But sometimes our approaches need resetting — they were helpful in the past but under different conditions they may lose their value and even get in the way.
Take, for example, the shift in approach at Procter and Gamble in 1999. Clearly no slouch when it came to innovation, P&G had built a business from candle-making back in the mid-19th century to become one of the world’s most recognised suppliers of consumer products. It fuelled its innovation engine with a huge $3bn annual investment in R&D and these white-coated scientists were matched in number by another legion of market researchers, able to hook up consumer needs with the extensive knowledge base of the company.
Yet in 1999 CEO Alan Lafley launched a new programme, one which was to change the whole innovation model of the business. From 150 years of innovation driven by R&D the approach would henceforth be one of ‘Connect and develop’; the simple clear strategic target was to change the balance from 100% of innovation arising from within the company to sourcing half of those innovations from outside.
It was one of the first overt examples of an ‘open innovation’ strategy, one which thousands of other businesses began to follow, driven by the irresistible logic of global knowledge expansion. The challenge in moving to Connect and Develop was twofold; it required rethinking and changing the operating model for innovation, finding new ways of connecting, learning to handle partnerships,developing strategic external network. And it required metacognition — stepping back and reviewing whether the current innovation model was still the right one for the job.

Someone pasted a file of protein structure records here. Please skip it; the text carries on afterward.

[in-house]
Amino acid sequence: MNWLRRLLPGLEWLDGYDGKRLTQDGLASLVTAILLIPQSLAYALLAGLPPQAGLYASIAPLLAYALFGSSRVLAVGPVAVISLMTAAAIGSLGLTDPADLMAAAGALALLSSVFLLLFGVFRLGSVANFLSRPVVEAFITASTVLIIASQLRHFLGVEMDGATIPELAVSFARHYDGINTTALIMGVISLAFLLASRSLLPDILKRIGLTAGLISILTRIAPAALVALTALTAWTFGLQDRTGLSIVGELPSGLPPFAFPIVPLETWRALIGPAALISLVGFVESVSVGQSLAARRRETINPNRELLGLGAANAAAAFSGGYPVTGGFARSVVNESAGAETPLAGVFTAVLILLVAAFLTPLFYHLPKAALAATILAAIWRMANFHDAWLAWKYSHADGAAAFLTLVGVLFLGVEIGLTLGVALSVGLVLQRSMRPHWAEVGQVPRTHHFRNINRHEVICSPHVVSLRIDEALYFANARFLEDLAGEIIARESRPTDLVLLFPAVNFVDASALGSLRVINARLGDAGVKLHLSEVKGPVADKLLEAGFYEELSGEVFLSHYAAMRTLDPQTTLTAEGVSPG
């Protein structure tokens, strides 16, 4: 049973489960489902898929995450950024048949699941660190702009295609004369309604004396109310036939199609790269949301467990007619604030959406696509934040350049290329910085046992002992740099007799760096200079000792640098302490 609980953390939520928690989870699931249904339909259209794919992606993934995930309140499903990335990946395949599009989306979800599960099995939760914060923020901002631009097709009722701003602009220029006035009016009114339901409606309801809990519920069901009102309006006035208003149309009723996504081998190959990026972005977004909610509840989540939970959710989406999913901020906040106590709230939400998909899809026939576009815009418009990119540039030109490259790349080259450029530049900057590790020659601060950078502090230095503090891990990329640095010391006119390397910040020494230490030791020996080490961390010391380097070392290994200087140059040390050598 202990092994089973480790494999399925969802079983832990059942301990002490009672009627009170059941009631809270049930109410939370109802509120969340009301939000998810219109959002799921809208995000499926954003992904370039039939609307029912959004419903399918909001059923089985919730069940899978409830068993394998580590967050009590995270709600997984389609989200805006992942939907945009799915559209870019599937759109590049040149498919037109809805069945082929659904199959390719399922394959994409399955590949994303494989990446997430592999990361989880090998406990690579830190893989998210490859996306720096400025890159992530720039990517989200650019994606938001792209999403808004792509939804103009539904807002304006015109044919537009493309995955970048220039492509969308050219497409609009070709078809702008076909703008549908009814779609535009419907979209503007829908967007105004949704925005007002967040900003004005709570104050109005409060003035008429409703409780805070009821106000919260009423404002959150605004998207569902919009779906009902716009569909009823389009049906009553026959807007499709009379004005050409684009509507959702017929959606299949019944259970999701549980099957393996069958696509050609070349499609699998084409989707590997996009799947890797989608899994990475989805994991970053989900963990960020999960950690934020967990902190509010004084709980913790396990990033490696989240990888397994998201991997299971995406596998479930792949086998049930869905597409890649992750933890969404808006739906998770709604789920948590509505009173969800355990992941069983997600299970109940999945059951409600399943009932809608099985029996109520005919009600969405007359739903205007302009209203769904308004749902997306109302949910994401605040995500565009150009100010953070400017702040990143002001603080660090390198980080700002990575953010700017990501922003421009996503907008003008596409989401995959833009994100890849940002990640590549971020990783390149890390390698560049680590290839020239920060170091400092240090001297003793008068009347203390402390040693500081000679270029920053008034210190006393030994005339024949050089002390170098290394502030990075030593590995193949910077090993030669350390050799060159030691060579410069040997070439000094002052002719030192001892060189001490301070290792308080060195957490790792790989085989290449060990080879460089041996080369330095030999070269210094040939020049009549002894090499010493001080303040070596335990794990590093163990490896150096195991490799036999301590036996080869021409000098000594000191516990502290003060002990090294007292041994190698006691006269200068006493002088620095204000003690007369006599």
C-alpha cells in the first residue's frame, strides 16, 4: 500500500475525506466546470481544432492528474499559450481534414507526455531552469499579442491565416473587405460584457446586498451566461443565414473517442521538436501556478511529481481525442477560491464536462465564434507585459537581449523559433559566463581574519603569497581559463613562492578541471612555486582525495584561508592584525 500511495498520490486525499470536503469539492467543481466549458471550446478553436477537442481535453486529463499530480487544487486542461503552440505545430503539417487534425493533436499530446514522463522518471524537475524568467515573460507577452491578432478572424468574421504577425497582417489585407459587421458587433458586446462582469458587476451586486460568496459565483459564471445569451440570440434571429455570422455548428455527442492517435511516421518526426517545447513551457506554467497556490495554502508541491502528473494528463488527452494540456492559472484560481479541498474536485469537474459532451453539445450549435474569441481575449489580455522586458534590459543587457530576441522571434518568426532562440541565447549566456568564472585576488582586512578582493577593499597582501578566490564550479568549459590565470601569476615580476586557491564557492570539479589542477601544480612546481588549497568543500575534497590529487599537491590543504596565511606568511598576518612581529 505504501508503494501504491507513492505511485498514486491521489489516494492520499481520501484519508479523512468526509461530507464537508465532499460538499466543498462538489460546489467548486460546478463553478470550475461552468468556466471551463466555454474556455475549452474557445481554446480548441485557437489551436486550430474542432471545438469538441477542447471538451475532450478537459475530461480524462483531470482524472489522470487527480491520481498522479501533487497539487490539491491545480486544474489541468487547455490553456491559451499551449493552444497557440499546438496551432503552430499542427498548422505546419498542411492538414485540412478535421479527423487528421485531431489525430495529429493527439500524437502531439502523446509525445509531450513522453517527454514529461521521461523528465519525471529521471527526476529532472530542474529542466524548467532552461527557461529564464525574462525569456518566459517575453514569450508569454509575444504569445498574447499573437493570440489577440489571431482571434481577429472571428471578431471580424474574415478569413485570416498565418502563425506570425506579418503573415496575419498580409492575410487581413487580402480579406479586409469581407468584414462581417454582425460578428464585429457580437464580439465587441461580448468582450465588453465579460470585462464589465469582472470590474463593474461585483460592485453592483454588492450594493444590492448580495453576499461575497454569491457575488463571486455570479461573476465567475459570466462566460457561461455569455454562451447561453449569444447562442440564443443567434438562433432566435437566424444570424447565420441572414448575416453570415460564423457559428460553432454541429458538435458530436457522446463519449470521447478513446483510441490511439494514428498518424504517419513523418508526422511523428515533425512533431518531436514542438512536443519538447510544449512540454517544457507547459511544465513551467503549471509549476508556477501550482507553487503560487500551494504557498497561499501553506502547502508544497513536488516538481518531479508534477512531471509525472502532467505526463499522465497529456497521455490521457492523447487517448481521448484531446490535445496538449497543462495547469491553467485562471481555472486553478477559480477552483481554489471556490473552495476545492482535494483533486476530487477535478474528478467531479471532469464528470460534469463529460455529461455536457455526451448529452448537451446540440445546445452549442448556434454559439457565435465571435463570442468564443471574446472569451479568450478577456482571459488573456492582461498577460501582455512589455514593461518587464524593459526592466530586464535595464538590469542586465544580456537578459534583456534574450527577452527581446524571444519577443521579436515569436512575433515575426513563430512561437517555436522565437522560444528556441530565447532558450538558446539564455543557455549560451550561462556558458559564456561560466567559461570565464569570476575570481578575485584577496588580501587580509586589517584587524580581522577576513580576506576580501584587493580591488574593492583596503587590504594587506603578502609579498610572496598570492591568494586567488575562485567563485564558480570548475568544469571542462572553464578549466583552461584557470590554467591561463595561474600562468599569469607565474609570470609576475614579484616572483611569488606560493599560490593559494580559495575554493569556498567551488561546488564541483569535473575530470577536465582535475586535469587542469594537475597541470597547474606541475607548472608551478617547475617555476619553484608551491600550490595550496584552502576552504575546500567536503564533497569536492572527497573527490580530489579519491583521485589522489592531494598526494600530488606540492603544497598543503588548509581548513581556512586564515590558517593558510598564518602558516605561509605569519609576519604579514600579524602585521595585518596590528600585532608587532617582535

Resetting the innovation model doesn’t happen every day — but it does require that we have the capacity in our organizations to keep things under review and to be aware of when and how to make changes. Think about the ways in which many organizations are approaching the challenge of the digital revolution. Whilst they may adopt the buzzwords and slogans the reality is that effectively working in this challenging new way requires a significant shift in innovation model.
And yet a common mistake is to try and improve what is currently done rather than undertake the kind of fundamental rethinking which underpins a successful digital strategy. They are missing the metacognition needed to ride the new wave instead of getting swamped by it.
So metacognition matters — it’s a key part of learning and building innovation capability. But how might we put it into practice? There are a number of helpful strategies to develop this capability, including:
- Look in the mirror — make time for reflection. (But watch out for the ‘Snow White’ problem — magic mirrors may tell you you are the fairest in the land but make sure they aren’t simply playing back what you want to hear).
- Enable structured and critical reflection — tools like benchmarking, systematically comparing against reference models or other organizations can help
- Recruit ‘critical friends’ — bring in challenging external perspectives who ask tough questions and force a degree of reflection. That’s one of the key roles played by management consultants and coaches but it can also be provided by networks of peers who are often able to cut through the flannel and tell it like it is
- Build in review routines — make use of tools and methods like agile and stage gates, deploy post-project reviews and set-down meetings where the intention is not to do ‘blame accounting’ but to learn for the next time
- Use different perspectives — recruit diverse second opinions. One of the most valuable attributes of tools like the Business Model Canvas is that it provides a ‘boundary object’ across which different people can exchange views about the innovation they are focusing on
You can find a podcast version of this post here…